MY LIGHT CHRISTMAS CAKE

This is Christmas cake for people who don’t like solid, dark, fruit cake and it can be made ahead and stored, un-iced, wrapped in parchment and in a tin or an airtight container.

Serves 10-12 

  • 280g (10oz) each dried pineapple and dried apricots, chopped
  • 280g (10oz) mixed peel, chopped
  • 225g (8oz) glacé cherries, halved
  • 225g (8oz) flaked almonds
  • 2tsp ground ginger
  • 1tsp mixed spice
  • Grated rind and juice of 1 orange and 3 lemons
  • 4tbsp Drambuie
  • 340g (12oz) plain flour
  • 1½tsp baking powder 
  • 225g (8oz) butter
  • 225g (8oz) caster sugar
  • 5 large eggs
  • Apricot jam, marzipan and fondant icing, to cover

In a big bowl, soak the fruit, nuts and spices in the juice (plus rind) and Drambuie for a few hours or overnight. Sift the flour and baking powder together. Preheat the oven to 150°C/fan 130°C/gas 2.

Line the base and sides of a 25cm round cake tin with baking parchment. Wrap the sides of the cake tin on the outside with a long strip of folded newspaper and tie it around with string – this is to prevent the cake edges getting overcooked before the middle is done. 

Then stand the tin on a baking tray lined with more newspaper.

With an electric whisk or in a food processor, cream the butter and sugar till light and soft. Add the eggs, beating in one at a time, with a dessertspoon of the flour between each addition.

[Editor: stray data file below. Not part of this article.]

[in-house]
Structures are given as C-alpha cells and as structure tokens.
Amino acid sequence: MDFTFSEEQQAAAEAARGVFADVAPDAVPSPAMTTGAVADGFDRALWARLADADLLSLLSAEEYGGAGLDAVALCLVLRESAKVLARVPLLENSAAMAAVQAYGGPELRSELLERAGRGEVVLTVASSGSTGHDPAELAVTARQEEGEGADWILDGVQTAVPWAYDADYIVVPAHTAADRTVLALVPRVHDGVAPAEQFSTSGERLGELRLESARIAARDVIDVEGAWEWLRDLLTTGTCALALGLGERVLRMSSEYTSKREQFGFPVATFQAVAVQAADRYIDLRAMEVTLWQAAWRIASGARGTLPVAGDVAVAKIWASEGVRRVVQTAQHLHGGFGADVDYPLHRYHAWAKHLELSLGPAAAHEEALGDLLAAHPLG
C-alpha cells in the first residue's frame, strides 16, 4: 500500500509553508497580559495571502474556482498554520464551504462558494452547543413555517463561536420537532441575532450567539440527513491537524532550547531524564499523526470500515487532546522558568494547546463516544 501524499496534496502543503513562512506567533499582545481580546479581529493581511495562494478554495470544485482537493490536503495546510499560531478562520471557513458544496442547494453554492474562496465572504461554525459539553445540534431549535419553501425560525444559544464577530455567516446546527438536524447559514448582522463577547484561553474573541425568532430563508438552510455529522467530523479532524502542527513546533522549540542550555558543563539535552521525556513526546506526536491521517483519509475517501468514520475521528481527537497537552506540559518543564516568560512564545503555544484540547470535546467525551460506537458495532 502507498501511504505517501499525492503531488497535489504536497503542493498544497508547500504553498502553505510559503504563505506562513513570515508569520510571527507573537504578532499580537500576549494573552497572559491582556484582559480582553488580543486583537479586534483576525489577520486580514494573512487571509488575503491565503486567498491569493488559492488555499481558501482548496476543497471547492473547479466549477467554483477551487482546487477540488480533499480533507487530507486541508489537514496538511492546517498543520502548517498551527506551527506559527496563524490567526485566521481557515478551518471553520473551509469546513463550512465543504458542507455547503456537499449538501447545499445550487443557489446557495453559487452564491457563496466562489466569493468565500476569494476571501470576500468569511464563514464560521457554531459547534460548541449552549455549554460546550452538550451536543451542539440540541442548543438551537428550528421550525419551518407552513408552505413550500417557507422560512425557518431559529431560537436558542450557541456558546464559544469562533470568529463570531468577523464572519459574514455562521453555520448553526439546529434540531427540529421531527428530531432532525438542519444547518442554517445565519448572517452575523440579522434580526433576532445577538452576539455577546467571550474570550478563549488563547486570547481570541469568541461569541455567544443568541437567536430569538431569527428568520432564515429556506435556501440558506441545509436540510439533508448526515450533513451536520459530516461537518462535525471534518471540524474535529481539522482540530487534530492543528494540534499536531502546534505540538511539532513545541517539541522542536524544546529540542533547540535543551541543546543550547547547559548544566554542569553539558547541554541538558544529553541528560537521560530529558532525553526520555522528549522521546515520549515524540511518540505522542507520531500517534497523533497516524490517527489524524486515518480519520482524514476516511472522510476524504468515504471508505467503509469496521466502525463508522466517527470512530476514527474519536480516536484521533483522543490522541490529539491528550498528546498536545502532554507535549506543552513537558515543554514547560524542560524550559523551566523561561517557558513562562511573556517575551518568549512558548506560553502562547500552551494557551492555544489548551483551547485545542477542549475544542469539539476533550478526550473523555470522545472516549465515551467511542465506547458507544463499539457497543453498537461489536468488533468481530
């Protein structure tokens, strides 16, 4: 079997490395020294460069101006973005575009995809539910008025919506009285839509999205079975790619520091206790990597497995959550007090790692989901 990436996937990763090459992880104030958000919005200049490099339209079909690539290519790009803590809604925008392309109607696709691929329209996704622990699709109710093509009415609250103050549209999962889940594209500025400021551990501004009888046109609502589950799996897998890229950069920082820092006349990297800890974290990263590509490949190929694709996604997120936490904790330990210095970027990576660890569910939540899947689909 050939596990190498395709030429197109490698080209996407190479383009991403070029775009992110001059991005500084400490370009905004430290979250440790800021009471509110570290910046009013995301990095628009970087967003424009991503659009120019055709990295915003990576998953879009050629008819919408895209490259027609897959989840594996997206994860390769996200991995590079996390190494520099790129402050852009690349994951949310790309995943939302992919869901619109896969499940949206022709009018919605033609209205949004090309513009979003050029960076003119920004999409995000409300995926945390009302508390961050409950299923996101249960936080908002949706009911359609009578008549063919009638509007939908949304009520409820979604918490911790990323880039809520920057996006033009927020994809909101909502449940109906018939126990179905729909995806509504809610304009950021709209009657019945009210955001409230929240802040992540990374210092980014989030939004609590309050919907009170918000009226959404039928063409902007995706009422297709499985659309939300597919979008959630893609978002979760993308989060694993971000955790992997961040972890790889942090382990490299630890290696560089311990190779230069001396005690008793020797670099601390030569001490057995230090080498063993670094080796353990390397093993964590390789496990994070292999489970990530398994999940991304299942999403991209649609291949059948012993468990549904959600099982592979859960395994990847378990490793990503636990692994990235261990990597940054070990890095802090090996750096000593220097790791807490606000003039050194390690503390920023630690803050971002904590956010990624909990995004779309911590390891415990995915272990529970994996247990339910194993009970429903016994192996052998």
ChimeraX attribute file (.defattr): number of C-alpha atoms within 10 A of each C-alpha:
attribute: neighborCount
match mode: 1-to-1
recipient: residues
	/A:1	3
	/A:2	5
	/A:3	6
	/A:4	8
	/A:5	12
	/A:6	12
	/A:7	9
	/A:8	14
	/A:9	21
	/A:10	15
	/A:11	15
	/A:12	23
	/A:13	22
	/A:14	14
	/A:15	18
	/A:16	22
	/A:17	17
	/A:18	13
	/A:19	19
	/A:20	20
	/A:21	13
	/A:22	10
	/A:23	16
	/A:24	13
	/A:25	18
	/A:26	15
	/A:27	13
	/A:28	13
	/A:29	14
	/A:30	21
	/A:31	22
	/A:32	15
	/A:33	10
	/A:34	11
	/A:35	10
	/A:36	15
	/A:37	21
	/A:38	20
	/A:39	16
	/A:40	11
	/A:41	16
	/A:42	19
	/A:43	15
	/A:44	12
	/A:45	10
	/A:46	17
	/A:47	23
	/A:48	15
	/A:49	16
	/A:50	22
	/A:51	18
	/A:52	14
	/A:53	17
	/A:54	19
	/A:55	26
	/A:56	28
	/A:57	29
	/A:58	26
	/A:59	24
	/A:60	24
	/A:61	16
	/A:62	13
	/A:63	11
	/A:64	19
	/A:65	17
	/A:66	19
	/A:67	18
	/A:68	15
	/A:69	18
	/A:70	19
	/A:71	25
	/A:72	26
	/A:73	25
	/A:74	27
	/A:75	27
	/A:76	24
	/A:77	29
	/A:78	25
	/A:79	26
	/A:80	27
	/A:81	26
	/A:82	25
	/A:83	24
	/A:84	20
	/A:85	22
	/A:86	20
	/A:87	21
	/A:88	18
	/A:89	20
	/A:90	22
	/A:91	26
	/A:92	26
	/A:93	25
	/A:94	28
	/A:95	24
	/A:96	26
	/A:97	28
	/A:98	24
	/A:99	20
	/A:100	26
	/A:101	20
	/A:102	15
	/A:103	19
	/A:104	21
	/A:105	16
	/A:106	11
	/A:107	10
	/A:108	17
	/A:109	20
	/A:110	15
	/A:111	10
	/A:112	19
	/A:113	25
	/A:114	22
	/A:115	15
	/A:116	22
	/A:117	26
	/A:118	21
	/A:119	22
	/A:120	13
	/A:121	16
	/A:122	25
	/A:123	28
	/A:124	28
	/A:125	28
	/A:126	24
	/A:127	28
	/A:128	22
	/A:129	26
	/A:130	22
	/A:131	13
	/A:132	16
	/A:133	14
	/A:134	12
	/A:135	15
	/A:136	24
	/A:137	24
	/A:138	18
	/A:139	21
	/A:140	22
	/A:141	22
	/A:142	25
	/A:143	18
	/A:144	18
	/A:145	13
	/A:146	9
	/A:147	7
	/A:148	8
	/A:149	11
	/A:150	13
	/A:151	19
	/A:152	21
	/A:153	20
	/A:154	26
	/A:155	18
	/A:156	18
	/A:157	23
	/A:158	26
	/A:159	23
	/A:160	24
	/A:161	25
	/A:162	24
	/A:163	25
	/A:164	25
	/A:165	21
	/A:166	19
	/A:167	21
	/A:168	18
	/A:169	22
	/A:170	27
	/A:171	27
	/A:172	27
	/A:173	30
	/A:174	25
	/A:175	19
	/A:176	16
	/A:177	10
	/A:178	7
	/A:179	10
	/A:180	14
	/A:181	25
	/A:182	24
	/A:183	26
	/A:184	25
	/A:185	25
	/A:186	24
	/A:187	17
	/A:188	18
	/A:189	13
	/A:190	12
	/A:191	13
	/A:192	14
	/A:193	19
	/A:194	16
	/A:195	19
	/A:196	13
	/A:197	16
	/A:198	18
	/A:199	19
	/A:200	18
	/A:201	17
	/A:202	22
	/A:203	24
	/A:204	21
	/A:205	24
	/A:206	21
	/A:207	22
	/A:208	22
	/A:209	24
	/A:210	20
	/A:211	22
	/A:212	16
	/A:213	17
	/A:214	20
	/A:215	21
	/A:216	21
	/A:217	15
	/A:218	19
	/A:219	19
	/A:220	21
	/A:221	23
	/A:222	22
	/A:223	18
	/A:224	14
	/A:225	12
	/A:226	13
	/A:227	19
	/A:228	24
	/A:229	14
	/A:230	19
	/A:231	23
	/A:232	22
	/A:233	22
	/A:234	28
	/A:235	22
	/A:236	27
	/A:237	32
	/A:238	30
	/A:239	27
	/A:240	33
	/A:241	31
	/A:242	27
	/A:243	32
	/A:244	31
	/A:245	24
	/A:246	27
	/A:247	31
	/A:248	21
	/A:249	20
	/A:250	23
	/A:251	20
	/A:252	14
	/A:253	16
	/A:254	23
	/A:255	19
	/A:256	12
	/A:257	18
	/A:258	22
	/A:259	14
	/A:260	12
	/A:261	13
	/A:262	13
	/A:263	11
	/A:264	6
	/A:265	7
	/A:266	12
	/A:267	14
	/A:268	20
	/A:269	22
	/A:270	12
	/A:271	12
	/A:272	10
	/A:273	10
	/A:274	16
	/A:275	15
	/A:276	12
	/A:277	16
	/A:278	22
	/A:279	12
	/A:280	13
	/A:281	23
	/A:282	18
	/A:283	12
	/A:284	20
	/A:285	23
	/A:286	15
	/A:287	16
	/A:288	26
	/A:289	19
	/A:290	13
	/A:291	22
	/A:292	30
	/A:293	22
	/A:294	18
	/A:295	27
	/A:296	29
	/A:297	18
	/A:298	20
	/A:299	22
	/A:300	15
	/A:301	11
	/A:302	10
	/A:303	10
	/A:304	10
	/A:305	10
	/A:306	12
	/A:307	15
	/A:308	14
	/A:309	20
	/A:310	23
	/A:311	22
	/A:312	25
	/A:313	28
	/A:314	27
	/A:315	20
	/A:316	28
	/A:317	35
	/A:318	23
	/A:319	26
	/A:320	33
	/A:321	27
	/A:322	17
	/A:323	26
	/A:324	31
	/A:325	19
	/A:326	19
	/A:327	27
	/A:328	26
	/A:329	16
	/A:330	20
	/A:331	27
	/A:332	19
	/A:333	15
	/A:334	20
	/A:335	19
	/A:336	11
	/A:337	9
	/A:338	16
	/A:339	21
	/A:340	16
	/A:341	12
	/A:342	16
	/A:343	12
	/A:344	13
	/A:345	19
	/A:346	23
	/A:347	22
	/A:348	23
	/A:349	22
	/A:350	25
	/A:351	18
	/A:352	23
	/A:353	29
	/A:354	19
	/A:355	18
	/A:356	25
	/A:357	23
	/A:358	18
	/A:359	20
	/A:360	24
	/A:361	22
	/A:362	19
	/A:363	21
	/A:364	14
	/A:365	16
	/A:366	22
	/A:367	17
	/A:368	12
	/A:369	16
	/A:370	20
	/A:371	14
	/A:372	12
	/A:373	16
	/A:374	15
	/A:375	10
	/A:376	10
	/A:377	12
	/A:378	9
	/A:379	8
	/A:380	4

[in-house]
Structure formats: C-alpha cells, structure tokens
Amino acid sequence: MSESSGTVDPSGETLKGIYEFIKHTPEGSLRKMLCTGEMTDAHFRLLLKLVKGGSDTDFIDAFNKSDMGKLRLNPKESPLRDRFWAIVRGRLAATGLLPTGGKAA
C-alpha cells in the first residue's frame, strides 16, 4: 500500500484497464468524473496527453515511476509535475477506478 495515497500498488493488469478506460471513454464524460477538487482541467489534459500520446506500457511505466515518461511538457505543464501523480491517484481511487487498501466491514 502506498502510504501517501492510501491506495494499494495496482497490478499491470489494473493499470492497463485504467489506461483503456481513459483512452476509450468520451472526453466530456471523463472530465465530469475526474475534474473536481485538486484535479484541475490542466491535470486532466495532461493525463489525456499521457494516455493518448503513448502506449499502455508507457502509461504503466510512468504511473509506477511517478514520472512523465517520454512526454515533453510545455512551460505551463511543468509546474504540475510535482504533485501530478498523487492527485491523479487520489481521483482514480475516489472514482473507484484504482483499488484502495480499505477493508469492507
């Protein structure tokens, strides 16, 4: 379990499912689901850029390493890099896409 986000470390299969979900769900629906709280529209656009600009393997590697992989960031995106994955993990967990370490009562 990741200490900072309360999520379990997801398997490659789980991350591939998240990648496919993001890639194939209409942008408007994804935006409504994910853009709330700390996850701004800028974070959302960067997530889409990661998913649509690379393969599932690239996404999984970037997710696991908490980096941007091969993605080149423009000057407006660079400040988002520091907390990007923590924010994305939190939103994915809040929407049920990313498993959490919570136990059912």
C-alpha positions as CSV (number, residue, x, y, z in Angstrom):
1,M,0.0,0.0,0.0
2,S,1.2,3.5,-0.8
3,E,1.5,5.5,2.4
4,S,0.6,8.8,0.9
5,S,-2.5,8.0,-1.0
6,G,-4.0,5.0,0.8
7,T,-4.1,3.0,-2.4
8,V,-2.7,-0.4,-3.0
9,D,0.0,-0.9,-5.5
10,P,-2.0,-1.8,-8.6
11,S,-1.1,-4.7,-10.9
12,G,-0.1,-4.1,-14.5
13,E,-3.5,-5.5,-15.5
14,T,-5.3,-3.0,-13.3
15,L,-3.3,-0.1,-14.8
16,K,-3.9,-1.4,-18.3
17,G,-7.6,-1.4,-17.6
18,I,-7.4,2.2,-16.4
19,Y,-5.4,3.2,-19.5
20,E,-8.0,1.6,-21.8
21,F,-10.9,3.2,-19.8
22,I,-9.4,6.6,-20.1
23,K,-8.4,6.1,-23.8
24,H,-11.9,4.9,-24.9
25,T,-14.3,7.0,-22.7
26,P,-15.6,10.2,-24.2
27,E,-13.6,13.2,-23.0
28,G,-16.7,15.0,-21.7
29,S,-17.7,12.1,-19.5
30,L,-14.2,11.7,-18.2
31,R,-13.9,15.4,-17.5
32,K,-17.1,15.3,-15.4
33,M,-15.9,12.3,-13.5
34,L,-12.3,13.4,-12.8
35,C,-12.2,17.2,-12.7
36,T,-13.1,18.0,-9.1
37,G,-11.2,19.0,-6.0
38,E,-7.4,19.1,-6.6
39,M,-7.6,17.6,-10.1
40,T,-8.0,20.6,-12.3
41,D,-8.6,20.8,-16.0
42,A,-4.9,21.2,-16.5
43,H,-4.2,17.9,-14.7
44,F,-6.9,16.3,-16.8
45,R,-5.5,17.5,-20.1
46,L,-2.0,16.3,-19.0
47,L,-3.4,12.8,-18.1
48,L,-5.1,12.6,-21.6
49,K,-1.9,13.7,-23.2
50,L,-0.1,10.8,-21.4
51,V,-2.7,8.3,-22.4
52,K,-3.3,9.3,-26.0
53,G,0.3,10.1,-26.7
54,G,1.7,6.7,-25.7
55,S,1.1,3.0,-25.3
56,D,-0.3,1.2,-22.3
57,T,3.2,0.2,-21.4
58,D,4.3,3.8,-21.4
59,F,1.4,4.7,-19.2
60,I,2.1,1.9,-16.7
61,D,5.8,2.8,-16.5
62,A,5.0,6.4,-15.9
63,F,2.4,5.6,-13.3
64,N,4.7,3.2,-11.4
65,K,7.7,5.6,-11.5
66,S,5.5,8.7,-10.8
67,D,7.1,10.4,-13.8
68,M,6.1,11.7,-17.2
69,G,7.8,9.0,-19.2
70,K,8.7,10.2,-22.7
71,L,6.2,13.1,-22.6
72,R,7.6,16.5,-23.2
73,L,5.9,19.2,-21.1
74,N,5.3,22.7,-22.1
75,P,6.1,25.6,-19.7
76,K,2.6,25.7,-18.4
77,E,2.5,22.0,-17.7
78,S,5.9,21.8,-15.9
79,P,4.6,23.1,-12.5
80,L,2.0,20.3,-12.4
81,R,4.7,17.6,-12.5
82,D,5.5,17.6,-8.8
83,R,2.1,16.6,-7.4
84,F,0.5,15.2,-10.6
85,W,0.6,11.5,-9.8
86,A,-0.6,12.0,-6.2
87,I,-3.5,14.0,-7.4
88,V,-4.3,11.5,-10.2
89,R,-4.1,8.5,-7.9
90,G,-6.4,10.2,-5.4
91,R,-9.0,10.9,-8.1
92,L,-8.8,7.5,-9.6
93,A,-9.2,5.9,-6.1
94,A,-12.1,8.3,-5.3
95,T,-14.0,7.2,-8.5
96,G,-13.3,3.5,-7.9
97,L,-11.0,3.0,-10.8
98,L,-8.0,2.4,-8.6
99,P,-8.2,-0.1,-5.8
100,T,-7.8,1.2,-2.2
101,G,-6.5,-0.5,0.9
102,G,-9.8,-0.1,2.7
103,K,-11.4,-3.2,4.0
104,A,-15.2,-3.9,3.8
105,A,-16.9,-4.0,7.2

Stir the egg mix into the soaked fruit and mix well. Fold in the rest of the flour. Tip into the tin, and smooth the top flat.

Put folded newspaper lightly over the cake and bake in the centre of a non-fan oven for 2¾-3¼ hours, or for 30 minutes less in a fan oven (I use a non-fan oven, as the fan tends to blow the newspaper off). 

After 2½ hours, test with a skewer. If it comes out clean the cake is done. If not, test every 15-20 minutes. Let it cool to lukewarm then turn out on a wire rack and store until needed.

To serve, paint the cake with melted apricot jam, then cover with marzipan, then with fondant icing and decorate as you wish.

THE PERFECT MINCE PIES

You can make and fill, but not cook, the pies and then bake them from frozen, giving them an extra five minutes in the oven.

Makes 16

  • 340g (12oz) chilled shortcrust pastry
  • 450g (1lb) mincemeat, shop-bought or see recipe below
  • 3-4tbsp semolina
  • Milk, to glaze
  • Icing sugar, for dusting

Preheat the oven to 190°C/fan 170°C/gas 5. Divide the pastry in half and roll one half out thinly. Take a cutter with a diameter slightly wider than that of an 8-hole bun tin, and cut out 16 circles, to line 2 tins. 

Sprinkle a pinch of semolina into each pastry case to lightly cover the base. This will help prevent a soggy bottom. Fill each pastry case with 2tsp of mincemeat.

Roll out the remaining pastry and stamp out star shapes and place on top. You can also stamp out circles to cover the pies, if you wish. 

Brush the tops with milk and bake for 20 minutes, until light golden brown. Cool slightly on a wire rack, and serve warm dusted with icing sugar.

HOMEMADE MINCEMEAT 

You can keep this in the fridge for a fortnight, or freeze in an airtight container for 6 months.

  • 1 small cooking apple, unpeeled
  • 1 small pear, unpeeled
  • 55g (2oz) butter
  • 85g (3oz) sultanas
  • 85g (3oz) raisins
  • 85g (3oz) currants
  • 40g (1½oz) chopped mixed peel
  • 40g (1½oz) almonds, chopped
  • Grated zest of 1 large lemon
  • ½tsp ground mixed spice
  • 1tbsp brandy
  • 85g (3oz) soft light brown sugar

Grate the apple and chop the pear. Melt the butter and add it, with the remaining ingredients, to the apple and pear. Mix well, cool, and spoon into a sterilised jar.